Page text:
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Marcason to Seek PIAC Funding For Restoration of Vietnam Memorial
City Council member Jan Marcason

Some local residents believe the condition of the Vietnam Memorial Fountain reflects poorly on Kansas City's reputation as "the city of fountains."

Weather-pitted concrete benches, fading painted names on a wall and cracks in basin walls of the memorial Kansas Citians built to remember area residents who fought and died during the Vietnam War. Those who've complained about the memorial's condition claim their voices have had little effect. But some believe community concern may be building about neglect of the memorial.

A citywide Public Improvement Advisory Commission (PIAC) soon will decide which city projects will receive funding during 2010, and the war memorial is on the list of candidates, said City Council member Jan Marcason. The 4th district council member said the memorial, which falls within her district, is lacking in many respects, including structurally and cosmetically.

"We definitely need to honor our Vietnam Veterans," Marcason said. "That's my era. I can remember...and this is not an appropriate way to honor them."

Marcason said she believes the memorial could receive a portion of the $300,000 she has learned is the estimated cost for minimal renovations and improvements to the memorial. Those close to the cause may have to wait another year or two for the remainder of the money, she said.

However, George Biswell, a landscape inspector for the Parks Department and vice president of Vietnam Veterans of America Chapter 317, said his plan has a $600,000 price tag and includes new benches, a sidewalk and stairs leading to the memorial, signs and landscaping. The memorial is at 43rd and Broadway.

Marcason said the memorial's restoration has garnered a lot of support. "I think a lot of us in the 4th district see this as a priority," she said. "It's just such an important entity in our district."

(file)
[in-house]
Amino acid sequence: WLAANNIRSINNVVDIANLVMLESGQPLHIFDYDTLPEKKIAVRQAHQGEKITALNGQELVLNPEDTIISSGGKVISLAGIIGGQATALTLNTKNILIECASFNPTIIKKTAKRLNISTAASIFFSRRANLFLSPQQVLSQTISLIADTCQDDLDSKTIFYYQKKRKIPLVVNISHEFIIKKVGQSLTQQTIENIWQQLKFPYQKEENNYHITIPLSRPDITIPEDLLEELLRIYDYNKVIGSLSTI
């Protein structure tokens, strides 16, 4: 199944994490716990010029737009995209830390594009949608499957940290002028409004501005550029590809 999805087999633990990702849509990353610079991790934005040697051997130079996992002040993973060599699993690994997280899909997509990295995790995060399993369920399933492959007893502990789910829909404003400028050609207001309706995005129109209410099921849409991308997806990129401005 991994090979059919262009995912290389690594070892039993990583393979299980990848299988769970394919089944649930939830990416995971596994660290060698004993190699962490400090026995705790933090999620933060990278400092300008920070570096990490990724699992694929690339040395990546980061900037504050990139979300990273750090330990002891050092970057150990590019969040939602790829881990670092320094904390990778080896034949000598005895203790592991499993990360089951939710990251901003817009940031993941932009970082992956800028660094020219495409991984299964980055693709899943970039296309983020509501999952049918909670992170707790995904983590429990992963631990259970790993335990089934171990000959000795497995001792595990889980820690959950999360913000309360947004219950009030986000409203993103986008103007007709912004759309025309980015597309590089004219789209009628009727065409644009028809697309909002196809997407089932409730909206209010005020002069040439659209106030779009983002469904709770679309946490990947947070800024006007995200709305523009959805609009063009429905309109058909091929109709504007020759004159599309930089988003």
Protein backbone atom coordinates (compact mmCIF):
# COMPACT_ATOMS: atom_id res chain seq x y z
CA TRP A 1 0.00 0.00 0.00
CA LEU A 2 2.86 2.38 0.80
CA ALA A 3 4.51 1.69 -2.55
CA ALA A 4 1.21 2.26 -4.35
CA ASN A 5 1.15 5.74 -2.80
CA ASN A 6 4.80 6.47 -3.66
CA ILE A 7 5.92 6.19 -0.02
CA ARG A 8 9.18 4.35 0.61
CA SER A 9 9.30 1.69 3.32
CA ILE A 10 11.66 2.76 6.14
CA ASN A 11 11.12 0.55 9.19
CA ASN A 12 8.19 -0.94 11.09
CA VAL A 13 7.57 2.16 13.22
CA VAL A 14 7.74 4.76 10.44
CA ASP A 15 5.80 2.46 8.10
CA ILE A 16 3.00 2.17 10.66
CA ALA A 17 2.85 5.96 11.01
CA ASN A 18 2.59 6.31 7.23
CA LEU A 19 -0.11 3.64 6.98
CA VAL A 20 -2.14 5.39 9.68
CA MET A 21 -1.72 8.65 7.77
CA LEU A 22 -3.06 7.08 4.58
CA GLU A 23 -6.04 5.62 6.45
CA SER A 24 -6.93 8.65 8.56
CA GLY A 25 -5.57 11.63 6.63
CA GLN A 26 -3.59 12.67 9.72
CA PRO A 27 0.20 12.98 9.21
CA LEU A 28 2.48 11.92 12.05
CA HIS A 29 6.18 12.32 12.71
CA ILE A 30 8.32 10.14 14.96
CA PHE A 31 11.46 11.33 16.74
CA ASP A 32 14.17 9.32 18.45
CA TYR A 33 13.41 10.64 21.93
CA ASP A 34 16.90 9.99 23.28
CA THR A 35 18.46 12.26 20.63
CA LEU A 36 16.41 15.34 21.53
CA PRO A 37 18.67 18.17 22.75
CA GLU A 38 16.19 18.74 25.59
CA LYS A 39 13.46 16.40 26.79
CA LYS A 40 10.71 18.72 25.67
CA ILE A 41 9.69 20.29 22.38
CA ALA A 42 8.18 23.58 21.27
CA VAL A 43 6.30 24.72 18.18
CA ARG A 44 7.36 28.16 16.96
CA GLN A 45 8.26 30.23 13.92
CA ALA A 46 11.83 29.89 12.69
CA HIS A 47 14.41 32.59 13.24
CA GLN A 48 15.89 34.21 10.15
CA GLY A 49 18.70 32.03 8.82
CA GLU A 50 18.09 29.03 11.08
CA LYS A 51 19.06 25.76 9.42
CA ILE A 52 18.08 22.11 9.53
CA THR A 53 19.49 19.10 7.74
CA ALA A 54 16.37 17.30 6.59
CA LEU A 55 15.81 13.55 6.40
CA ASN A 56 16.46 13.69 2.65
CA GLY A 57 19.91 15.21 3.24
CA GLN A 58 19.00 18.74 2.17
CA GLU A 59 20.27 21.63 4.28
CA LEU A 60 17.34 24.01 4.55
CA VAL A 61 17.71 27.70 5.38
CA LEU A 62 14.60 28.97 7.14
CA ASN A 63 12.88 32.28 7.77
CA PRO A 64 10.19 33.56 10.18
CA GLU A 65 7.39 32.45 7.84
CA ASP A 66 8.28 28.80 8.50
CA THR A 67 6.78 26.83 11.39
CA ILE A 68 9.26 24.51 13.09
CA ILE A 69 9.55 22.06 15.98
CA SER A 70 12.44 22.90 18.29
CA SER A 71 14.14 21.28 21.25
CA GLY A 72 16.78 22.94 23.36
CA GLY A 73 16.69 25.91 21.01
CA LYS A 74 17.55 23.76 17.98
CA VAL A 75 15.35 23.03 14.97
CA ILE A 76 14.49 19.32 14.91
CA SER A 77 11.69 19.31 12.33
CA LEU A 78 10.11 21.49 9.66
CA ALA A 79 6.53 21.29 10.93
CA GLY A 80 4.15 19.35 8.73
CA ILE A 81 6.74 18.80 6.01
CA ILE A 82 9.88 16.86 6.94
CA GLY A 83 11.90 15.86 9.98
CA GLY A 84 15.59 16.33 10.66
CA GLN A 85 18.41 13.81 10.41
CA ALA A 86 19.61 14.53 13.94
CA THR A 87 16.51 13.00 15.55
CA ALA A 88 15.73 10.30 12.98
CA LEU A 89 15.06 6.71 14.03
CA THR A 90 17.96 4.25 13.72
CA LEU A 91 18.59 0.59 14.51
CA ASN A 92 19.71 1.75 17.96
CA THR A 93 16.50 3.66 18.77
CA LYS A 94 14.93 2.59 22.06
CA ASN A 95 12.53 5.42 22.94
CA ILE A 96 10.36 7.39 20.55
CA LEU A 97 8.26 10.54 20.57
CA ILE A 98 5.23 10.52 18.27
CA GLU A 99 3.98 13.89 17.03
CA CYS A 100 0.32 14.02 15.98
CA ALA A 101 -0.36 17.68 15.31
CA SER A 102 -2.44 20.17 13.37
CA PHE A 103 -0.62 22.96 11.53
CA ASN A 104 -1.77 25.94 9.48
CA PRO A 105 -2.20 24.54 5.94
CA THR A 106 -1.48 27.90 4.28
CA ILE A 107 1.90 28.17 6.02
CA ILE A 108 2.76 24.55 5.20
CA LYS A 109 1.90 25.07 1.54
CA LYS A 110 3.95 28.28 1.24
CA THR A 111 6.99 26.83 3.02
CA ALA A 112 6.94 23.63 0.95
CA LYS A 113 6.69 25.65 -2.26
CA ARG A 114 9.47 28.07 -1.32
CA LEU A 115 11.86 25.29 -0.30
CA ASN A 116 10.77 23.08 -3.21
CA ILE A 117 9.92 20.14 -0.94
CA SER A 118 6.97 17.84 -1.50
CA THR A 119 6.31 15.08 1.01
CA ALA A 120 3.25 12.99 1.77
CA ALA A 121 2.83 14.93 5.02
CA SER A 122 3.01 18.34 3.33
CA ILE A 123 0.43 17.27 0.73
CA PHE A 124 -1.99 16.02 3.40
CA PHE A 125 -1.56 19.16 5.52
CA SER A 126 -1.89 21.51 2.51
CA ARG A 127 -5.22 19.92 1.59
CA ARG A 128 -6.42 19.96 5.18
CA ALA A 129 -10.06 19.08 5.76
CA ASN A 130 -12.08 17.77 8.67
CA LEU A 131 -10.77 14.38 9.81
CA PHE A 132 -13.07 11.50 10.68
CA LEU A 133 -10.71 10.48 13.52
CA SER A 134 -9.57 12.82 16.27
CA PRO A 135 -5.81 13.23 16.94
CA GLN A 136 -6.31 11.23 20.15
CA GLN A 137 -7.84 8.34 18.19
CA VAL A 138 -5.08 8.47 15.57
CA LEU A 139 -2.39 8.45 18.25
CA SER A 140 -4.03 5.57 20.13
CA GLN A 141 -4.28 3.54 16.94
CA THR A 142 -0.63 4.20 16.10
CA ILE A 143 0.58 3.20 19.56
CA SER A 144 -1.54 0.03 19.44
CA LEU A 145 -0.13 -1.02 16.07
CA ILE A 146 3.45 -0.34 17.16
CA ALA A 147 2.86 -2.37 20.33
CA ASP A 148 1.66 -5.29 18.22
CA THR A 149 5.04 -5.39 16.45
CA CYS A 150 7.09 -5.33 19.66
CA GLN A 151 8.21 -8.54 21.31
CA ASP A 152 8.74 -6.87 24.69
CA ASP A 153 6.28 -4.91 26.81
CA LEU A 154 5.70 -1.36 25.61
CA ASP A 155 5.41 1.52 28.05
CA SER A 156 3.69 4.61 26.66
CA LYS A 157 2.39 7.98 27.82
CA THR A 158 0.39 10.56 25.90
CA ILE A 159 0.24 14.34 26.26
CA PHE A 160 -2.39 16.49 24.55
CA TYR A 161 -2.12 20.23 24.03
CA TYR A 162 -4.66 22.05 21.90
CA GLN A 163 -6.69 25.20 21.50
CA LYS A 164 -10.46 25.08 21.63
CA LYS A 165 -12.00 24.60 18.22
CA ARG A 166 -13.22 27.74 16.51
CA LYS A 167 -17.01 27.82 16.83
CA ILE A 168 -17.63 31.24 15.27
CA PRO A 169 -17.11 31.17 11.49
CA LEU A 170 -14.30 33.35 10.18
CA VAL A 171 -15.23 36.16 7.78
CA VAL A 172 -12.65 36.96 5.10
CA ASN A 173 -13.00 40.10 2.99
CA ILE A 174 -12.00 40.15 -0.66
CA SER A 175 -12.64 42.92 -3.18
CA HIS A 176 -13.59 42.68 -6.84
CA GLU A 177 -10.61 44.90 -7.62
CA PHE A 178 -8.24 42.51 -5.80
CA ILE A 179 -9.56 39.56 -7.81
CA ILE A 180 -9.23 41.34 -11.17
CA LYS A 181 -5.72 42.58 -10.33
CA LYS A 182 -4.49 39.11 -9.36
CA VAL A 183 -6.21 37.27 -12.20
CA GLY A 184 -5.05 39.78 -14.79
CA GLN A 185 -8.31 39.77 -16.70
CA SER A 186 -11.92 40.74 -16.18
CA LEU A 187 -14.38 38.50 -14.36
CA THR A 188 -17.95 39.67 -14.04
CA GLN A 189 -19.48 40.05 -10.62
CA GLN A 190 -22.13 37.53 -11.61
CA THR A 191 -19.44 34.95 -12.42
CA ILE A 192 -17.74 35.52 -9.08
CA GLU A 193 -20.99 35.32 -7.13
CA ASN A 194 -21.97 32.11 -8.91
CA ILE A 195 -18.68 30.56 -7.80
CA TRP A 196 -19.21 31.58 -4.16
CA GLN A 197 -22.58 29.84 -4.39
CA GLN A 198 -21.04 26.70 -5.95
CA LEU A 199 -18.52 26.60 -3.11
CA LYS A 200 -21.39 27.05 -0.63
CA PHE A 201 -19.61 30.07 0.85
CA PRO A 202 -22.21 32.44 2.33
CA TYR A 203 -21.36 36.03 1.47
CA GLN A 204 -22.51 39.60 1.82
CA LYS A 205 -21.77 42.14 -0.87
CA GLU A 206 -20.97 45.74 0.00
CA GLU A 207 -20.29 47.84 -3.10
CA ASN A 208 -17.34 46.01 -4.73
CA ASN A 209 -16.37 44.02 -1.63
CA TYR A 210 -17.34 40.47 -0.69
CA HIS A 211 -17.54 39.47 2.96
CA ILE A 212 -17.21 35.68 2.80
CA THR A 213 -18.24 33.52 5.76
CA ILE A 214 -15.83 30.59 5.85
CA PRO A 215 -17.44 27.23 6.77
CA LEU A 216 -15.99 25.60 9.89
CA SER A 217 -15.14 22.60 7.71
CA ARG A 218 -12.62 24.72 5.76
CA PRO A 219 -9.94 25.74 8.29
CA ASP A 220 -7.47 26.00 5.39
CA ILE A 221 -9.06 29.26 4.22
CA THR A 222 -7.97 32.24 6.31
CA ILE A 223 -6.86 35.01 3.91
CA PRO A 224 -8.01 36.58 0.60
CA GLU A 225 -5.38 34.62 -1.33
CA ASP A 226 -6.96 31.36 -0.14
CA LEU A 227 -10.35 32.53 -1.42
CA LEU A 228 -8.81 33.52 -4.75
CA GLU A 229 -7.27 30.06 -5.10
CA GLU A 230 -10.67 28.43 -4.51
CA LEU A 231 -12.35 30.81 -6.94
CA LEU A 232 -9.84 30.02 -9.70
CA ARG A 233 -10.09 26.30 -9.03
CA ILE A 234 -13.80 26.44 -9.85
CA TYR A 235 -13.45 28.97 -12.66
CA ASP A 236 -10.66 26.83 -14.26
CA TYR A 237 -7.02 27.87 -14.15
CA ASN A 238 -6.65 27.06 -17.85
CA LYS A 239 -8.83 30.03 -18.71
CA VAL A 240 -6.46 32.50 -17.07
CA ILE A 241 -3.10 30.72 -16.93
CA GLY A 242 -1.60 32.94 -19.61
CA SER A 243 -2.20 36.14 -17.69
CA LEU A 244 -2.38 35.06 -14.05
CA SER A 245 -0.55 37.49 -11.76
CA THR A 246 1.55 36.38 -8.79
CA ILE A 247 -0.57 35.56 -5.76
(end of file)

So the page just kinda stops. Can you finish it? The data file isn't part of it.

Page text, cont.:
Marcason believes the cause is even more compelling because of the economic status of many Vietnam veterans. "Vietnam Veterans aren't necessarily people of means, so they need our help," Marcason said.

Biswell said his group is a small but vocal organization in the fight to restore and improve the memorial. In the past 21 years since the memorial was erected, the only changes to the site have been minor maintenance such as light bulbs and pump replacements, he said.

Biswell said his veterans' group raised the $1.3 million necessary to finance the building of the Wall of Honor and fountain and that the group is determined to get public funding for the improvements needed now.

"We're not interested in going out and doing a major fundraising campaign," he said. "We feel we did that 21 years ago when we first got it built. This falls on the city's watch, not the Vietnam veterans’ watch."

The Vietnam Veterans of America concentrates its fundraising efforts in areas that directly benefit veterans, such as providing emergency financial assistance and advocating on behalf of veterans with the Veterans Administration, Biswell said. "A fountain, that's great....but, that (other forms of support) has a direct impact on veterans' lives."

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